Best Paper Awards


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Best paper N1006 Dr. Bey Fen Leo

University of Malaya, Malaysia

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Best Student paper N1005 In Soo Park

Yonsei University, Republic of Korea

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Best Poster paper N1002  Seungyeop Choi

Yonsei University, Republic of Korea 

Committee

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Prof. Yves-Alain PeterDr. Alain Dufresne

Best Reviewer

Acknowledgement

Thanks for every committee member help us review the manuscript.

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Dr. Lei Mei from Agilent California Research Center, Santa Clara, CA,USA has been nominated as the best reviewer of ICMNPE 2017!

Keynote

Keynote Speaker


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Prof. Yun Hae Kim

ex-Acting President, Korea Maritime and Ocean University

President, Korean Association for Green Campus Initiative

Professor / Division of Mechanical Engineering

Founder of ACEE (Asian Conference on Engineering Education) 

Speech Title:

Creative innovation in education through idea factory



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Prof.Henry Hu

University of Windsor, Canada

Speech Title:

MAGNESIUM MATRIX COMPOSITES REINFORCED WITH MICRON AND NANO PATOCLES AND FIBRES FOR POTENTIAL ENGINEERING APPLICATIONS

Abstract. Magnesium matrix composites have been emerged in the past decade. The pioneering application was space and aerospace structure where critical problems were encountered with the use of plastic composites with respect to dimensional stability, outgassing under vacuum environments and sensitivity to radiation and moisture. The initial works had proceeded on magnesium alloys reinforced with graphite fibers. The extreme low density (2.25 g/cm3 and very high modules ( 700 GPa) of graphite as a reinforcement coupled with magnesium which is the lightest structural metal, constitutes a materials of significant potential for application in space structures. In recent years, more and more attentions have been paid to magnesium composites because of their low density, better stiffness-to-weight ratio, and higher thermal conductivity. Due to the ease of fabrication, low cost of reinforcements, and high rate of production, particle reinforced magnesium matrix composites are of commercial interests by automotive and aerospace industries. A large proportion of magnesium matrix composites reinforced by micron and nano particles are produced by solidification processes, in which the reinforcements are introduced to molten metals using conventional casting processes. The common adopted particles for magnesium have been SiC, Al2O3 particles and whiskers.

In this presentation, the status of magnesium matrix composites from a materials perspective will be reviewed; the present or future success of the various experimental magnesium composites in terms of their microstructure and solidification behavior will be evaluated; and the avenues for future development and research will be identified.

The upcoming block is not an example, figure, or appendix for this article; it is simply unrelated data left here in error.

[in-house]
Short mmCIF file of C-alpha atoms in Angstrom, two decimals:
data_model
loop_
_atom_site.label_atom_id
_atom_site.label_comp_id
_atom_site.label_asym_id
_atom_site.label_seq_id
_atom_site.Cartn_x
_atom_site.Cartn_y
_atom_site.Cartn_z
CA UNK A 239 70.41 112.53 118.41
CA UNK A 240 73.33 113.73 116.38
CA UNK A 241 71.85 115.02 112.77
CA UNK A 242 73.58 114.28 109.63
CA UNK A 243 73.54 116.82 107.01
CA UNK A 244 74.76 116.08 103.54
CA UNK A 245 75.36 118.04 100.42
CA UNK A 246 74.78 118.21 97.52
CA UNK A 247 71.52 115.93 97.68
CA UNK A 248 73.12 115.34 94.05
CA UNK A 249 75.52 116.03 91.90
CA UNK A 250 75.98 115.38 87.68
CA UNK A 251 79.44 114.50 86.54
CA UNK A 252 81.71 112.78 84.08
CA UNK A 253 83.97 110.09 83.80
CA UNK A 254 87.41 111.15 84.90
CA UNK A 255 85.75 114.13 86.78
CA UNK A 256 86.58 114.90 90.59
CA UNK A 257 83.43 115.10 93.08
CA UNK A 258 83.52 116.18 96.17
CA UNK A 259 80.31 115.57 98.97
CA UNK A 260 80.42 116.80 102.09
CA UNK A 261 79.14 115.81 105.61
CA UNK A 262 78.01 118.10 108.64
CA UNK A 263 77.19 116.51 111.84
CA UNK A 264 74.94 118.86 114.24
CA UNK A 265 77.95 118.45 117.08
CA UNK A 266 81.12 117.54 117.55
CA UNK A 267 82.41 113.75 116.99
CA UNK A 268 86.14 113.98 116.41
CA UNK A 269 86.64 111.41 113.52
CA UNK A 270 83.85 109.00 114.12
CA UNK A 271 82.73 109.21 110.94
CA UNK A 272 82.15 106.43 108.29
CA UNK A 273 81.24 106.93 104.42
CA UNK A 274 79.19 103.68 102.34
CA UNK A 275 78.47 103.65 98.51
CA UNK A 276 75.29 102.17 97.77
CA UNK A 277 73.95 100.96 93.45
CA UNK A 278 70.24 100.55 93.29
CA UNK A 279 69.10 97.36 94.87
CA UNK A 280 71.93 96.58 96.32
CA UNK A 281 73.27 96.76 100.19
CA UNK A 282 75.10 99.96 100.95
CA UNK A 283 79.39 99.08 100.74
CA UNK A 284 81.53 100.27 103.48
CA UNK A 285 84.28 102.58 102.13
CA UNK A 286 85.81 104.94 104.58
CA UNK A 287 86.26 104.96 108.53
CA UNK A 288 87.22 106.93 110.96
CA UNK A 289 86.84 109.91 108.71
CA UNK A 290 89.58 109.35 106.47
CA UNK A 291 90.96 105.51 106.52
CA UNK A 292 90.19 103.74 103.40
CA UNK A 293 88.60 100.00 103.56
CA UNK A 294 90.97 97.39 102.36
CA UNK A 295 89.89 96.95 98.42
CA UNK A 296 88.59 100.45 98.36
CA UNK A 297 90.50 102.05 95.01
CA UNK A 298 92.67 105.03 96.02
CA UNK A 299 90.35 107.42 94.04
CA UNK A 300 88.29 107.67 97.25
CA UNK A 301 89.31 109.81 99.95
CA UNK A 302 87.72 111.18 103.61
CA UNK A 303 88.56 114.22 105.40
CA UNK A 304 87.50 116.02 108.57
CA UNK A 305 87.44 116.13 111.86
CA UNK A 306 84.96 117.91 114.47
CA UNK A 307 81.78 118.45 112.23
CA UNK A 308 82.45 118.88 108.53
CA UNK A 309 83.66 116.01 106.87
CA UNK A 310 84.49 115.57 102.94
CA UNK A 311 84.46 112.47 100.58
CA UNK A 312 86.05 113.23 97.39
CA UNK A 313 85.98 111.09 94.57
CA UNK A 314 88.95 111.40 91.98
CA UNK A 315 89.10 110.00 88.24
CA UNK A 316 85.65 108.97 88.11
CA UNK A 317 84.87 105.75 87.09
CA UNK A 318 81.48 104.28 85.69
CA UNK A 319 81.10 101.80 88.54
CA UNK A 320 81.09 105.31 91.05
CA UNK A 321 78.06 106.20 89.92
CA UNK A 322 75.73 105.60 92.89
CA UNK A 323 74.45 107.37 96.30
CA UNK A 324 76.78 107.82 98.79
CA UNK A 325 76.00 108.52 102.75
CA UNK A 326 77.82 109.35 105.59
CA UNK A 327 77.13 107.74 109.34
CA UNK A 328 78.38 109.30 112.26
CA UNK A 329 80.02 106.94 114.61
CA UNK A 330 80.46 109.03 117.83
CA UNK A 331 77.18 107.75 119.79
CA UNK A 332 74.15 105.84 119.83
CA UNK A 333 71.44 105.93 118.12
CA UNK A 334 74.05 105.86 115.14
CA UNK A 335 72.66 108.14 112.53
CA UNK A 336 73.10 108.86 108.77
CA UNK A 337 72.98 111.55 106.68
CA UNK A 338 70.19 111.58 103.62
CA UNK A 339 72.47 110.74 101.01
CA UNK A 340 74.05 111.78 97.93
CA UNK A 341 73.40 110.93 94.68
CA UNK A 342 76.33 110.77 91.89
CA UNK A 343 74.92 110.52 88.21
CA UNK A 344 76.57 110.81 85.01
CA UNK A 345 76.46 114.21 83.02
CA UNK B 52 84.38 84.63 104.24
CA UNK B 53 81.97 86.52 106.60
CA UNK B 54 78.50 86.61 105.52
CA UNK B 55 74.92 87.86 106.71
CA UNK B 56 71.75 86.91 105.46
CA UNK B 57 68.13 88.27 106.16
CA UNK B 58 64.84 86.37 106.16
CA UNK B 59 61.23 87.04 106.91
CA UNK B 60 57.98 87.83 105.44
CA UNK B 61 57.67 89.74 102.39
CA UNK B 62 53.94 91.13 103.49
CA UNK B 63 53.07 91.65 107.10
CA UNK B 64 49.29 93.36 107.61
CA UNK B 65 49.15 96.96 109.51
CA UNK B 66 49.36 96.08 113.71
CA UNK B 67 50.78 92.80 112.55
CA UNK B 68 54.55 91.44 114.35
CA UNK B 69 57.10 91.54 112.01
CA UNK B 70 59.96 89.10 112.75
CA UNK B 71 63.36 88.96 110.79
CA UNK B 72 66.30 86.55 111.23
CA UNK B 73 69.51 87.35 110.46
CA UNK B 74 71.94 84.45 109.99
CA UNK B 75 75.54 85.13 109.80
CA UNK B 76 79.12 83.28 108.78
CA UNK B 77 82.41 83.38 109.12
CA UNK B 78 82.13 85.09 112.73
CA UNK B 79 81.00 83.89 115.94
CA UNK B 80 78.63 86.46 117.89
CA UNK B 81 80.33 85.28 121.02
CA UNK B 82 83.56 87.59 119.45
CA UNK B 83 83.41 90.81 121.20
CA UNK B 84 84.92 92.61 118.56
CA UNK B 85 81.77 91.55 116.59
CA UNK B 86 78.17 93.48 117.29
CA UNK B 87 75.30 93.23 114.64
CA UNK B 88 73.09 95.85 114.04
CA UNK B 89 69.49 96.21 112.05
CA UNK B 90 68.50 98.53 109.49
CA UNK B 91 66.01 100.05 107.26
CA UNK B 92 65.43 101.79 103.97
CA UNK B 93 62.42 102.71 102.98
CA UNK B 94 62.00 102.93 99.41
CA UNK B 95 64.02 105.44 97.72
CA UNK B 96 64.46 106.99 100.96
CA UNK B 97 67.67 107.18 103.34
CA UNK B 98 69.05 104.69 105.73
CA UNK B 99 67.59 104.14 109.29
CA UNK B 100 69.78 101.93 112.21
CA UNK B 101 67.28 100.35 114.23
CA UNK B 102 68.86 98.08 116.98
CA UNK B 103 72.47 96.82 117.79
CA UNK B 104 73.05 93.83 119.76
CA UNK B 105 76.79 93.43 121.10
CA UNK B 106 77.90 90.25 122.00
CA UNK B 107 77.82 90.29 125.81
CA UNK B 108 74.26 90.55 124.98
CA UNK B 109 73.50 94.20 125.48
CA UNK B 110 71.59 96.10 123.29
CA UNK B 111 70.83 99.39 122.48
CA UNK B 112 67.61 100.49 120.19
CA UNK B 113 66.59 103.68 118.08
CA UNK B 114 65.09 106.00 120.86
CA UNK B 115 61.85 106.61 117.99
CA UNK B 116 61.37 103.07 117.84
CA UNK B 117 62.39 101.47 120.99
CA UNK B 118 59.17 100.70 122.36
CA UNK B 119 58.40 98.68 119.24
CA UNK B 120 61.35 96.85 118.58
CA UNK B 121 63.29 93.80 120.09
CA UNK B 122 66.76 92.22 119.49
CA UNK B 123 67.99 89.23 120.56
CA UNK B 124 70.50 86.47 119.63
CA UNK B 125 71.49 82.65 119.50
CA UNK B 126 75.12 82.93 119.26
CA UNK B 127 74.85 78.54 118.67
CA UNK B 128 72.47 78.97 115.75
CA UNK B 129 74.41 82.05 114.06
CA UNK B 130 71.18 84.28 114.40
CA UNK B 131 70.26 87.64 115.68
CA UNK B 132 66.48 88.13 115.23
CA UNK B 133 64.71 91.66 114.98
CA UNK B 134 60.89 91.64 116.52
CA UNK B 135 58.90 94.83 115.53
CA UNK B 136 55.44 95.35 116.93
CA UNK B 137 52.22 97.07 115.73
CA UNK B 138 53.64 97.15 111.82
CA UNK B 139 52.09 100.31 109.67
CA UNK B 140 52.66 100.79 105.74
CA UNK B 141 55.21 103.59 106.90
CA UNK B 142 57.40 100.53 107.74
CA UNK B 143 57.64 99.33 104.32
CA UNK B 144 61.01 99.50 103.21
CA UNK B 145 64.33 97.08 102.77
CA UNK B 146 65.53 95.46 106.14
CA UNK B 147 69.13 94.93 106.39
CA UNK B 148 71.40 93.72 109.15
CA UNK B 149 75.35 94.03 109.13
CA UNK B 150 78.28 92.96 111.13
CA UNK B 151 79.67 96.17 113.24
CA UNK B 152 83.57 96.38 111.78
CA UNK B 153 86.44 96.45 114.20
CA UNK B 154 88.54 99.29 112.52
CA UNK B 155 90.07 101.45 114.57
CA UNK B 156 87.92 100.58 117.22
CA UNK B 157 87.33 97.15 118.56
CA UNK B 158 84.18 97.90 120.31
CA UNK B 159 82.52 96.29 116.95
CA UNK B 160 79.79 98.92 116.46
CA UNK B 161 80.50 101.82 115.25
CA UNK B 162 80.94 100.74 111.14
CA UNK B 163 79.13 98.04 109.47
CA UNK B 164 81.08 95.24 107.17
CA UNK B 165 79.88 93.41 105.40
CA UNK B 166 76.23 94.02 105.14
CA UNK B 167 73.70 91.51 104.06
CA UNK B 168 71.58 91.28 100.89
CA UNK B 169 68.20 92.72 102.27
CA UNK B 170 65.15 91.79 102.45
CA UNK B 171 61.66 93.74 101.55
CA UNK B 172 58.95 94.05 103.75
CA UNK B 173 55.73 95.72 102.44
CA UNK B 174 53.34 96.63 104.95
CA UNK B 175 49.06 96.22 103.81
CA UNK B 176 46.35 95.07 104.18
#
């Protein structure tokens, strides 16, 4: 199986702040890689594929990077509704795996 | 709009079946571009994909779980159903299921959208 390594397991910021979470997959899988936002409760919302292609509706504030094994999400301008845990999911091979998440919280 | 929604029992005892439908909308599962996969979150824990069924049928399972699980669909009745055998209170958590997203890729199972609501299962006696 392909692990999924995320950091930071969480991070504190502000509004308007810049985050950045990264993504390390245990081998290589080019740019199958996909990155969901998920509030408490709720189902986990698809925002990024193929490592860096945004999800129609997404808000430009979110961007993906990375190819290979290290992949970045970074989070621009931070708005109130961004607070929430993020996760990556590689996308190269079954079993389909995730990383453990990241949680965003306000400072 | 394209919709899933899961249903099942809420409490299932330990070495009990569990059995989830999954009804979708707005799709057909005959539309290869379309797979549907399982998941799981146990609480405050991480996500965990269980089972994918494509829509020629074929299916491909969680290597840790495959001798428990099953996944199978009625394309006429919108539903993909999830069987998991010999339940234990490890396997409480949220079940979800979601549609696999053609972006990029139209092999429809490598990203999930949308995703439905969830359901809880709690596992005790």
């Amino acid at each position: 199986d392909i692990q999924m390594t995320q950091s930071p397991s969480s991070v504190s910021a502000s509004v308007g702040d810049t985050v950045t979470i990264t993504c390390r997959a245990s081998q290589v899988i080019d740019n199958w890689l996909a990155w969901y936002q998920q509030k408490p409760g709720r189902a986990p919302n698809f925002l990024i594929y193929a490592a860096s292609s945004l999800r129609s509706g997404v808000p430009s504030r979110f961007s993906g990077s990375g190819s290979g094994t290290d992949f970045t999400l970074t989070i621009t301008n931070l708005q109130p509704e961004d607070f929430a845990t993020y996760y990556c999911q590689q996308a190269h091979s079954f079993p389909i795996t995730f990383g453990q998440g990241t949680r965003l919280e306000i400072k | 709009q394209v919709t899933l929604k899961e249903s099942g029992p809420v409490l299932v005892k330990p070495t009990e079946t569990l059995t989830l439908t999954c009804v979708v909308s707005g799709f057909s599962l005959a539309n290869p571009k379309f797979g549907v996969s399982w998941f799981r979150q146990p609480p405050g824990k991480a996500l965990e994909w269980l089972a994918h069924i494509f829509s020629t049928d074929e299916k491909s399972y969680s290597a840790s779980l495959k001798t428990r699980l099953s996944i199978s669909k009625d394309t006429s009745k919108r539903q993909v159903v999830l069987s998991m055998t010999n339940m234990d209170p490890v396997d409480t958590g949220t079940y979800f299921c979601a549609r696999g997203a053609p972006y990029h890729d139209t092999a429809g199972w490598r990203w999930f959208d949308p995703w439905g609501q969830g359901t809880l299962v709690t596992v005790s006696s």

Bio:

Dr. Hongfa (Henry) Hu is a tenured full Professor at Department of Mechanical, Automotive & Materials Engineering, University of Windsor.  He was a senior research engineer at Ryobi Die Casting (USA), and a Chief Metallurgist at Meridian Technologies, and a Research Scientist at Institute of Magnesium Technology.

He received degrees from University of Toronto (Ph.D., 1996), University of Windsor (M.A.Sc., 1991), and Shanghai University of Technology (B.A.Sc., 1985). He was a NSERC Industrial Research Fellow (1995-1997). His publications (over 150 papers) are in the area of magnesium alloys, composites, metal casting, computer modelling, and physical metallurgy. He was a Key Reader of the Board of Review of Metallurgical and Materials Transactions, a Committee Member of the Grant Evaluation Group for Natural Sciences and Engineering Research Council of Canada, National Science Foundation (USA) and Canadian Metallurgical Quarterly. He has served as a member or chairman of various committees for CIM-METSOC, AFS, and USCAR.

The applicant’s current research is on materials processing and evaluation of light alloys and composites. His recent fundamental research is focussed on transport phenomena and mechanisms of solidification, phase transformation and dissolution kinetics. His applied research has included development of magnesium automotive applications, cost-effective casting processes for novel composites, and control systems for casting processes. His work on light alloys and composites has attracted the attention of several automotive companies.

胡宏发博士 现任加拿大温沙大学机械,汽车材料工程系的终身正教授。他曾经在美国Ryobi 压力铸造有限公司任高级工程师,在Meridian 铸造有限公司任首席冶金学家,在此之前,他任加拿大魁北克镁合金技术研究所项目负责人。

他于1996年在多伦多大学获得博士学位,1991年温沙大学获得硕士学位,1985年上海工业大学获得学士学位。 他在1995年至1997年间曾与加拿大自然科学工程研究委员会合作完成多项研究。他撰写的论文超过140篇, 覆盖研究领域包括镁合金,复合材料,金属铸造,计算机模拟和物理冶金学。他曾任冶金材料学报,加拿大自然科学工程研究委员会,自然科学基金 (美国),加拿大冶金季刊 的主审。他还曾担任很多学术会议,比如,加拿大采矿冶金协会,美国铸造协会,以及美国汽车研究协会 相关分会 的主席。